Among the snappier lines to come out of the Old Testament story about Israelites eating manna from heaven is, “man does not live by bread alone.” It’s always been taken to mean: food is important, but people need spiritual nourishment to truly live. However, I would argue that, five thousand years later, Jewish Delicatessens in New York City gave the line a second, more literal interpretation, by inventing the pastrami sandwich.
8583 Aero Drive, Serra Mesa
I’m sure manna would be just the thing when starving in the desert. But when I’m starving in the afternoon in the vicinity of a good deli, the brine, smoke, and peppery crust of a thick cut pastrami stacked between slices of fresh bread sounds all kinds of nourishing.
Against the odds, I found myself within range of such a deli in Serra Mesa. Spelling its name in all caps, CARVE bills itself as a “modern deli,” Built into the ground floor of a multi-story residential complex across the street from Montgomery Field on Aero Drive, the casual breakfast and lunch spot has the look of a modern cafeteria. High ceilings and plenty of sunlight provide most of the atmosphere for an uncrowded mix of booth seating and high top community tables. However, if you enjoy the weather, the place to sit is on a spacious patio.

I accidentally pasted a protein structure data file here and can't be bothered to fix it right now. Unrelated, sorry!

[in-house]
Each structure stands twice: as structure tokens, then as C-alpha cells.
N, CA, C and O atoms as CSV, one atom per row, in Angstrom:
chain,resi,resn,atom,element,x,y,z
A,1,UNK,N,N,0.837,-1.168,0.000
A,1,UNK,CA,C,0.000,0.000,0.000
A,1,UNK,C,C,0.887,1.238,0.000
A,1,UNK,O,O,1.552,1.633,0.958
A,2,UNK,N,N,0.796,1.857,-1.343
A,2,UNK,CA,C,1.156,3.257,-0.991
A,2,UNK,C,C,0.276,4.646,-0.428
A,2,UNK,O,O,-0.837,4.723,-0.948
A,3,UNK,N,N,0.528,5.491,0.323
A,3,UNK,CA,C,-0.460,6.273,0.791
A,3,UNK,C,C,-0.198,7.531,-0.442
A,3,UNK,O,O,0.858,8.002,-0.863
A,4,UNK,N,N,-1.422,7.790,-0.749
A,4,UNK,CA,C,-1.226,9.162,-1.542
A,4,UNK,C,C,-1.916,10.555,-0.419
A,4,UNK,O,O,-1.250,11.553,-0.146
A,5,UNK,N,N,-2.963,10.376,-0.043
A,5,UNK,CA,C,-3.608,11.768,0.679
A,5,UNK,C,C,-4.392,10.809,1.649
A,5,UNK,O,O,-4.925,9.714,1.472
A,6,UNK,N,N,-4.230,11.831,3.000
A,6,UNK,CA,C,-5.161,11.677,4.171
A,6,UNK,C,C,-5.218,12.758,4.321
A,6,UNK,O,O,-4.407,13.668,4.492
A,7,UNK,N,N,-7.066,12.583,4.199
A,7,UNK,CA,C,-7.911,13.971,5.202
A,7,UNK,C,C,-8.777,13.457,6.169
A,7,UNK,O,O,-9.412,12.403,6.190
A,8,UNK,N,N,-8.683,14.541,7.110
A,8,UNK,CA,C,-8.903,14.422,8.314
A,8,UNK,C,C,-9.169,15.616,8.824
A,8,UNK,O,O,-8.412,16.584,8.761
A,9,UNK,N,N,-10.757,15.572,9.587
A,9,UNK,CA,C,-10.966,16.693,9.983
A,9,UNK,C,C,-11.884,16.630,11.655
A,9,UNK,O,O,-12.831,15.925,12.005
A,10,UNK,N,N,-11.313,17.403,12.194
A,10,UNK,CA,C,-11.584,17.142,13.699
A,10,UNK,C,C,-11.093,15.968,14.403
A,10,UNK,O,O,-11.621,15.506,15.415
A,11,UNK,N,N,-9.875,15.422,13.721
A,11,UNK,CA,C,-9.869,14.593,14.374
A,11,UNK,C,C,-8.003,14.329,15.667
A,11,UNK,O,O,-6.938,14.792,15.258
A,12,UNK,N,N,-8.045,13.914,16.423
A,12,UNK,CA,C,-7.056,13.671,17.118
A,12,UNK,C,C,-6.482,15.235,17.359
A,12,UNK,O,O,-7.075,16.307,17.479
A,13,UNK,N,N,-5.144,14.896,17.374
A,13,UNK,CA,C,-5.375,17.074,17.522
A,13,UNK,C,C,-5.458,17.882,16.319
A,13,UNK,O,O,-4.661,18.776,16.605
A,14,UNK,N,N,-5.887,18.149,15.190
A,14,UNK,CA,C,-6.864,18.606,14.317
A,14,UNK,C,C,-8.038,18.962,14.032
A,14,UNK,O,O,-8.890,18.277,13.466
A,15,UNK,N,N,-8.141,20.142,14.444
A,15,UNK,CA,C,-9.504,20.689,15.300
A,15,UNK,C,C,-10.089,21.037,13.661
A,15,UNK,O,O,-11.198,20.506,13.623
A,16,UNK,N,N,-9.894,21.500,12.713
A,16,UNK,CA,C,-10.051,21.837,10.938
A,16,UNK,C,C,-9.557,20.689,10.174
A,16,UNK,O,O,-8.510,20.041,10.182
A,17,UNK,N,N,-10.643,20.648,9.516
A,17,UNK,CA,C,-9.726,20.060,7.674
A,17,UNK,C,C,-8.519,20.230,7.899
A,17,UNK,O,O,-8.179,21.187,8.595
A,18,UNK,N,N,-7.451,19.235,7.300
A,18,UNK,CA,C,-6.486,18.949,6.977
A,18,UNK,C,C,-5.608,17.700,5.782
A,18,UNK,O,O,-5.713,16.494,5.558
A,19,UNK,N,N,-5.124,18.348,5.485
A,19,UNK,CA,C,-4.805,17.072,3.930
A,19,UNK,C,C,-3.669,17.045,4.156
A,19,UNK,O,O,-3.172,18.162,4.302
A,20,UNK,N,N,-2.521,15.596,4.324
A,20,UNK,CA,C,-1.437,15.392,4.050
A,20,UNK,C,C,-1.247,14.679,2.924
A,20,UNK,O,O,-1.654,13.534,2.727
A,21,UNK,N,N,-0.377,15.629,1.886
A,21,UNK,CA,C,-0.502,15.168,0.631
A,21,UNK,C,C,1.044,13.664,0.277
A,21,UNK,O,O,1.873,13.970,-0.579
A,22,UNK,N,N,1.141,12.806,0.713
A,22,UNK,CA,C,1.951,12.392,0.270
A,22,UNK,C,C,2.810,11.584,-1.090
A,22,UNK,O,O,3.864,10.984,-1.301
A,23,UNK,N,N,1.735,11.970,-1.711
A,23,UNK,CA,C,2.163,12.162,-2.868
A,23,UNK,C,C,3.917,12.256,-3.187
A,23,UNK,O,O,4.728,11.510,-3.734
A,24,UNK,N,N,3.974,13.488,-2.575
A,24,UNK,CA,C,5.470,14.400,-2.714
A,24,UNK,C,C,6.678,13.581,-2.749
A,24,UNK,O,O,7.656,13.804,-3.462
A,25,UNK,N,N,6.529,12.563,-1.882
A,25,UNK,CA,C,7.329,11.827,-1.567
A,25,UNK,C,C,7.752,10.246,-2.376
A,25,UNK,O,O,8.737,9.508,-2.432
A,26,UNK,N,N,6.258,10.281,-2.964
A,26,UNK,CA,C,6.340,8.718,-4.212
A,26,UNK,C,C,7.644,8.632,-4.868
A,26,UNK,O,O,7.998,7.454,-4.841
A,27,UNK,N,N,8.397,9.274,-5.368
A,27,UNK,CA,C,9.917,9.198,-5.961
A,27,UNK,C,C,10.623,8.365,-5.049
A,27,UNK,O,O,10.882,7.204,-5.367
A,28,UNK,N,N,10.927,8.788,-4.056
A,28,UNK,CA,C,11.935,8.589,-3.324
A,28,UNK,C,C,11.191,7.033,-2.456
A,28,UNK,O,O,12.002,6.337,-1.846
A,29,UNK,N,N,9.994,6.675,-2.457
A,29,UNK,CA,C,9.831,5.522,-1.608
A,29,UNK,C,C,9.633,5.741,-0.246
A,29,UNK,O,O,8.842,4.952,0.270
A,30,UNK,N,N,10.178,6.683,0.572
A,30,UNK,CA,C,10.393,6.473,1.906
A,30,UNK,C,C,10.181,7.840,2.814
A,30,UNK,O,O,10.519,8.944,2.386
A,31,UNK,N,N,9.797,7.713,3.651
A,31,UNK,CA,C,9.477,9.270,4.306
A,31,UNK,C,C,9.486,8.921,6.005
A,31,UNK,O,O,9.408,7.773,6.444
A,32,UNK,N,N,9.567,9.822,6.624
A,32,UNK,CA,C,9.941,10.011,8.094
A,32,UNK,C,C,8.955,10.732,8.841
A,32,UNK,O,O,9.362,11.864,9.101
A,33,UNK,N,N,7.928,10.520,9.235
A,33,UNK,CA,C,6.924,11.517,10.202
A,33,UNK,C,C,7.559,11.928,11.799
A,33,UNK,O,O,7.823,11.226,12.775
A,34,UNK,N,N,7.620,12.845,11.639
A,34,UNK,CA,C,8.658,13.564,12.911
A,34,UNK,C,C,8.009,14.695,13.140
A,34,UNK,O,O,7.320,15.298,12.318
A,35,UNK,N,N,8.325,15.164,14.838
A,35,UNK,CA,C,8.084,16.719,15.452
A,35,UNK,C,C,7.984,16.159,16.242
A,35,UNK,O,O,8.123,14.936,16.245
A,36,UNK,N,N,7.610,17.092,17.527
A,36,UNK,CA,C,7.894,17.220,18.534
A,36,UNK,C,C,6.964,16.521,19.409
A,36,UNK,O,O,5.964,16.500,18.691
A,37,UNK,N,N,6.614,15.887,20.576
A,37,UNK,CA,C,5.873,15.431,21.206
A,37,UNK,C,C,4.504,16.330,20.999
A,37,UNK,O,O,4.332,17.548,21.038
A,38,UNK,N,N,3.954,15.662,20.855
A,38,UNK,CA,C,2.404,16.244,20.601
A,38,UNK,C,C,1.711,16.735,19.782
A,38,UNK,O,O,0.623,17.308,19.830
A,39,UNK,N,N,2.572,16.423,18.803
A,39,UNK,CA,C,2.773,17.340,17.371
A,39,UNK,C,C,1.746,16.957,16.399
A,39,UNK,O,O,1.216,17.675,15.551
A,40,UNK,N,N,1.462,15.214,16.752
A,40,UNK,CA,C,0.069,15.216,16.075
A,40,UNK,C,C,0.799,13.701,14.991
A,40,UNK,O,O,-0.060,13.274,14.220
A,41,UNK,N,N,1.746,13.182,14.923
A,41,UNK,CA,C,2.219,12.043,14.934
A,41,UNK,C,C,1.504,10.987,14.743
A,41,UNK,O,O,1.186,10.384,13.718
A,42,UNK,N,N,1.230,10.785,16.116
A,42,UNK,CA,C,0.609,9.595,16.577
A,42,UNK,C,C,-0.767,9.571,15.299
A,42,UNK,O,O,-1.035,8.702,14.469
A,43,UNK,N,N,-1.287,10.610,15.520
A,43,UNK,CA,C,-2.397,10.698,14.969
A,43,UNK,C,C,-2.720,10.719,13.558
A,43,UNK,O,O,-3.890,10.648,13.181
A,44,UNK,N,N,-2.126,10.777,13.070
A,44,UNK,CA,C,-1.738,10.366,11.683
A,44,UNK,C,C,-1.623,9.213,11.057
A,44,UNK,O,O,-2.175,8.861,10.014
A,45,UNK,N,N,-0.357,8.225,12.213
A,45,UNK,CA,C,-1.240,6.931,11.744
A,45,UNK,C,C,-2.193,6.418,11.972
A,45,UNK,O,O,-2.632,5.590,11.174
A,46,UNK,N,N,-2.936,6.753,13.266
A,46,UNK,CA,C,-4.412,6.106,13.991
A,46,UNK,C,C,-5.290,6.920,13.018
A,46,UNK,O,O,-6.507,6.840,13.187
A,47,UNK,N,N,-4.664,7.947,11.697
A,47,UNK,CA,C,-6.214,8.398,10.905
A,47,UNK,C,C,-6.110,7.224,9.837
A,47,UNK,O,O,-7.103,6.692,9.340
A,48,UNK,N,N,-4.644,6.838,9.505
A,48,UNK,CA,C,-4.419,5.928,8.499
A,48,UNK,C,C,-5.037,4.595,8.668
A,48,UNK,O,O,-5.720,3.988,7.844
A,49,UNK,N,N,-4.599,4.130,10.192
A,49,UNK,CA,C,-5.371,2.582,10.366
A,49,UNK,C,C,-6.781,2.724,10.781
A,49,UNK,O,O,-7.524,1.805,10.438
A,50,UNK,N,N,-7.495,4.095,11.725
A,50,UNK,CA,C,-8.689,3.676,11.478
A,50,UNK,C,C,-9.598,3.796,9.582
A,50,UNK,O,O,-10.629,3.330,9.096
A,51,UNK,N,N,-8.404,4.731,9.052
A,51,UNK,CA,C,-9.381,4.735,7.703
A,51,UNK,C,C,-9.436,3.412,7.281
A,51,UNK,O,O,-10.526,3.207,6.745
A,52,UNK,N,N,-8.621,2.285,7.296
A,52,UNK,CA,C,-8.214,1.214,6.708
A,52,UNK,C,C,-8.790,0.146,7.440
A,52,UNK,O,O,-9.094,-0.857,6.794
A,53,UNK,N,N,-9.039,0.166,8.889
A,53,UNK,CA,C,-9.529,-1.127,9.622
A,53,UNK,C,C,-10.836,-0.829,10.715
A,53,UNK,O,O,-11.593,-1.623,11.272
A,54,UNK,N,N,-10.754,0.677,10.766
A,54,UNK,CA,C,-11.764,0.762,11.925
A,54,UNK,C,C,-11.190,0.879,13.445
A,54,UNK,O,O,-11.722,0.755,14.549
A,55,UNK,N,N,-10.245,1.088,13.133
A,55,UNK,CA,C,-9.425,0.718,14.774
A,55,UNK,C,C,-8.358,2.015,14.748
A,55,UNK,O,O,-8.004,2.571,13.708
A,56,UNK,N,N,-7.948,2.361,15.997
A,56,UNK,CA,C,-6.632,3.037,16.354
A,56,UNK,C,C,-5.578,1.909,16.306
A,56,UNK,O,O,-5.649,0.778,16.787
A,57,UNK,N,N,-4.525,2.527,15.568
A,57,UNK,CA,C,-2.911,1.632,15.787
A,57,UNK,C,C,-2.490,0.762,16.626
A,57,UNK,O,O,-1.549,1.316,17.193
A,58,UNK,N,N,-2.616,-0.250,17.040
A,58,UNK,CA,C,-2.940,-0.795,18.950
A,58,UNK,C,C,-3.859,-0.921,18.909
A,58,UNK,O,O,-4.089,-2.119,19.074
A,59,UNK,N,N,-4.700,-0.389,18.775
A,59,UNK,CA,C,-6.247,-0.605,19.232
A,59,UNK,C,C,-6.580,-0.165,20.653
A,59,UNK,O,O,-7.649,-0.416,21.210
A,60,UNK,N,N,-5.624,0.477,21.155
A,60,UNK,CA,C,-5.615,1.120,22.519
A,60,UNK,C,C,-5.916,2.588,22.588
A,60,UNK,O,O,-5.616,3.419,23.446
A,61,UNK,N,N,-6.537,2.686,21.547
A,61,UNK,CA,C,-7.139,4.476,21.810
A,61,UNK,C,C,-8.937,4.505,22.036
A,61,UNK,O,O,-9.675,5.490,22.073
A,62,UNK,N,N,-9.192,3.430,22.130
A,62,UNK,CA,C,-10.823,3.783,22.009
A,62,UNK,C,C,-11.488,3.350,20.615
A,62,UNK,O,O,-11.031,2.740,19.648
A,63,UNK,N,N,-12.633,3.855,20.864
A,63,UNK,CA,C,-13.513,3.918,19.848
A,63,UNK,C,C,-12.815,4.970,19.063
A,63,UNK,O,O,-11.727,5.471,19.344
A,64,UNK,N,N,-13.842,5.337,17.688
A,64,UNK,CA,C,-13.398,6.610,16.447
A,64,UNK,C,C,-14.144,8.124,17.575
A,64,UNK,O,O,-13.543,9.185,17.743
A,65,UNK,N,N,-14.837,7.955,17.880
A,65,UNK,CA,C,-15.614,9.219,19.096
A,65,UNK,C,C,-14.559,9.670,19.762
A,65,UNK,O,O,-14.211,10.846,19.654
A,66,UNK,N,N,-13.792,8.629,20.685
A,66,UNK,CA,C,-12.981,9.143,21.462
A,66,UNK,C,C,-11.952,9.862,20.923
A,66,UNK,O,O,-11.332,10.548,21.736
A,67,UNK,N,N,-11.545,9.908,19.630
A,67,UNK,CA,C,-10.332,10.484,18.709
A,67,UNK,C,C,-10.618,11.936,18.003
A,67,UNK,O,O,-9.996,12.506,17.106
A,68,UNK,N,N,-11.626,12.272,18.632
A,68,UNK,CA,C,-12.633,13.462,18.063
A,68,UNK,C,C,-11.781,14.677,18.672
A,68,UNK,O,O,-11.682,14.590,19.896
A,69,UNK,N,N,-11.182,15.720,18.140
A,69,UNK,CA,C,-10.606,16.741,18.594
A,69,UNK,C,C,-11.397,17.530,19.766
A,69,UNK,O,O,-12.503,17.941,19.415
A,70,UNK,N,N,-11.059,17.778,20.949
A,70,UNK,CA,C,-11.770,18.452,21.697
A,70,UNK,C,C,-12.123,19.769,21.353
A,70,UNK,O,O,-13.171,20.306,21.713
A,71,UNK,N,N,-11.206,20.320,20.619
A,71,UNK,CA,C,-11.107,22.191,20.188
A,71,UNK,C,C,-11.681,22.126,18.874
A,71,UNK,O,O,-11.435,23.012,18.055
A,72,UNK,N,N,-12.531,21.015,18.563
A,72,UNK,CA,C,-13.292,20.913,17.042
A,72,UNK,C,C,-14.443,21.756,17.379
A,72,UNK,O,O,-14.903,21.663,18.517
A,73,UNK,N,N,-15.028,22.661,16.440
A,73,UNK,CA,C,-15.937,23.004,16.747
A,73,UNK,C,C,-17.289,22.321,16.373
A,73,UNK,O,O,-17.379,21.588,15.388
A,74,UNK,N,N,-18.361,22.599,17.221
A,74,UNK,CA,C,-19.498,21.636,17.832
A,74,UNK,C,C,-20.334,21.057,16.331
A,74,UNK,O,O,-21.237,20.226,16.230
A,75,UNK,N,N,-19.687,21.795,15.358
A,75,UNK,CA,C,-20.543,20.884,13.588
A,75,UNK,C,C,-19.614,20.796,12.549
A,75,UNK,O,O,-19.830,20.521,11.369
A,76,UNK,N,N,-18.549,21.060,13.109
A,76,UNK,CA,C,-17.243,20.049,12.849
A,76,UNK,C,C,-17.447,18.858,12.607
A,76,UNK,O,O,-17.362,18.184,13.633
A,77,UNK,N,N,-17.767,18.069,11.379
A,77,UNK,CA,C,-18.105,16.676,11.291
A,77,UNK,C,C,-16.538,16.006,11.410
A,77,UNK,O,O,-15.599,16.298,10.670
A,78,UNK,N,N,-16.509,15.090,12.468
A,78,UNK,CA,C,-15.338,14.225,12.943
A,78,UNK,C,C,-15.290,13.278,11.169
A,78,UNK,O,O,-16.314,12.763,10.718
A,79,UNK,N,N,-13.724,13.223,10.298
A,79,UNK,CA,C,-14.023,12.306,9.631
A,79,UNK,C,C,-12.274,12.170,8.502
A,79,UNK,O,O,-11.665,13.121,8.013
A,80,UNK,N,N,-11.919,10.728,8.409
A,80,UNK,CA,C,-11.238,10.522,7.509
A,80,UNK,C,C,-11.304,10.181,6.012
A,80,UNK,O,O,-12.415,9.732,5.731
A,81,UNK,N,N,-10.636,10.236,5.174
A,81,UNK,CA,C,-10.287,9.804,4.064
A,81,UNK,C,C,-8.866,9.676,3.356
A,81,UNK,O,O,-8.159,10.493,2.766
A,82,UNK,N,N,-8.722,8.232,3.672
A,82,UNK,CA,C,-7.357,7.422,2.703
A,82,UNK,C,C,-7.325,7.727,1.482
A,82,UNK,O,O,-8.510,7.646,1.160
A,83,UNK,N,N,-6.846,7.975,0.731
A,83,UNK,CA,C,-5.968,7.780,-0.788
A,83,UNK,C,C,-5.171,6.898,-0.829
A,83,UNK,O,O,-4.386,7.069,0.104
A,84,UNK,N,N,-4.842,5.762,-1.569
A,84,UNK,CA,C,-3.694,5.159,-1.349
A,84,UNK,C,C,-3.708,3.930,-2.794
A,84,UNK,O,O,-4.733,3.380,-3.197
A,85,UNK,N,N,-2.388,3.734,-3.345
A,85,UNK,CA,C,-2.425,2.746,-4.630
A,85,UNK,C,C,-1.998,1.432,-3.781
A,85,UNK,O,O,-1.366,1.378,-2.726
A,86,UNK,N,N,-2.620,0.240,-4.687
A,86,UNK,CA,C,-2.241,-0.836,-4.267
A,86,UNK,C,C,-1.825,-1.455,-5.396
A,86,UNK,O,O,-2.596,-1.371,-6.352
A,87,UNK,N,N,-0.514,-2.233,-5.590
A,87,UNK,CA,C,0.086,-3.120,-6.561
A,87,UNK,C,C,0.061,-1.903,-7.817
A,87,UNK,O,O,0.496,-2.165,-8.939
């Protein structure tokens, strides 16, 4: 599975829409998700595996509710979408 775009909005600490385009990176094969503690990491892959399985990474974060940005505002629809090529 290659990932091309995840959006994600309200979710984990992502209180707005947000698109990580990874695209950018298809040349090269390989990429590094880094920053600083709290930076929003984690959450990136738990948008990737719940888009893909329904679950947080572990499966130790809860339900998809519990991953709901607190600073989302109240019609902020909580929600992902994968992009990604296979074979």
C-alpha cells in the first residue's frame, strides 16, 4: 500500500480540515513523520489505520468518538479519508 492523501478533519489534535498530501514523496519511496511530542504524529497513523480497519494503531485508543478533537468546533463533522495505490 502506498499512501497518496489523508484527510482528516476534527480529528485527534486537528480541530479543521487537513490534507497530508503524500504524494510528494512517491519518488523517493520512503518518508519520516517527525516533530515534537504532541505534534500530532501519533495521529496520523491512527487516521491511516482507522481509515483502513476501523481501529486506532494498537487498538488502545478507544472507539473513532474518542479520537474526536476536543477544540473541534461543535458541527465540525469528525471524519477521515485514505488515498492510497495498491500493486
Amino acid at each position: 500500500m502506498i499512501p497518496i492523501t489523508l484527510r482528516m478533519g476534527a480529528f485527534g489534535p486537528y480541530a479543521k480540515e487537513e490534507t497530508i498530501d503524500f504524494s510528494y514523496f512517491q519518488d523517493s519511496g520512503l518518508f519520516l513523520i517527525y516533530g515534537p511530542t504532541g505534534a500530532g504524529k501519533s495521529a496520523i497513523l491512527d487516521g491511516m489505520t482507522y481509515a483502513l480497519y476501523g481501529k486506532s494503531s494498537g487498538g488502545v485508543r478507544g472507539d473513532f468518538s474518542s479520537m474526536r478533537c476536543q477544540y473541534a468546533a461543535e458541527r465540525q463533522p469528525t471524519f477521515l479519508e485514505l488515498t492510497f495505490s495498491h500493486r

The relative modern-ness of its deli food shows up in twists on the traditional. For example, when I ordered the Smokin’ ‘Strami ($11.95, with 5 ounces of meat), what I got was very similar to a Rueben: pastrami dressed with swiss cheese and Russian dressing. But rather than sauerkraut, it combines shredded cabbage and pickles, and instead of rye bread, it’s served on a toasted ciabatta.
I was admittedly dubious about the ciabatta. I’m told the reasoning behind it is to avoid substitution requests — from people who don’t like rye, for example — and make it easier to manage inventory for a small restaurant in a low foot-traffic area. I can’t say I’ve ever had pastrami on ciabatta before, but the soft yet chewy roll, fresh out of Sadie Rose bakery, handily won me over.
So did the hickory smoked brisket comprising CARVE’s made-in-house pastrami. They slice it nice and thick, so even though it wants to fall apart in your mouth, there’s an opportunity to sink your teeth into it that I appreciate. It’s not the most flavorful pastrami I’ve ever had, but it’s certainly near the top of the list of west coast versions I’ve tried.
I was less enthused by the Russian dressing, which I found sweeter than necessary. More accurately, the sweetness showed up a little more on this Rueben, without the bite of the rye bread or the acid of sauerkraut to balance it out.
Pastrami needn’t live on rye bread alone, but if you prefer it that way, I noticed Carve was selling it for $2.50 an ounce.
[Editor: Read this week's Tacos — 2018 issue re pastrami on tortillas at CARVE.]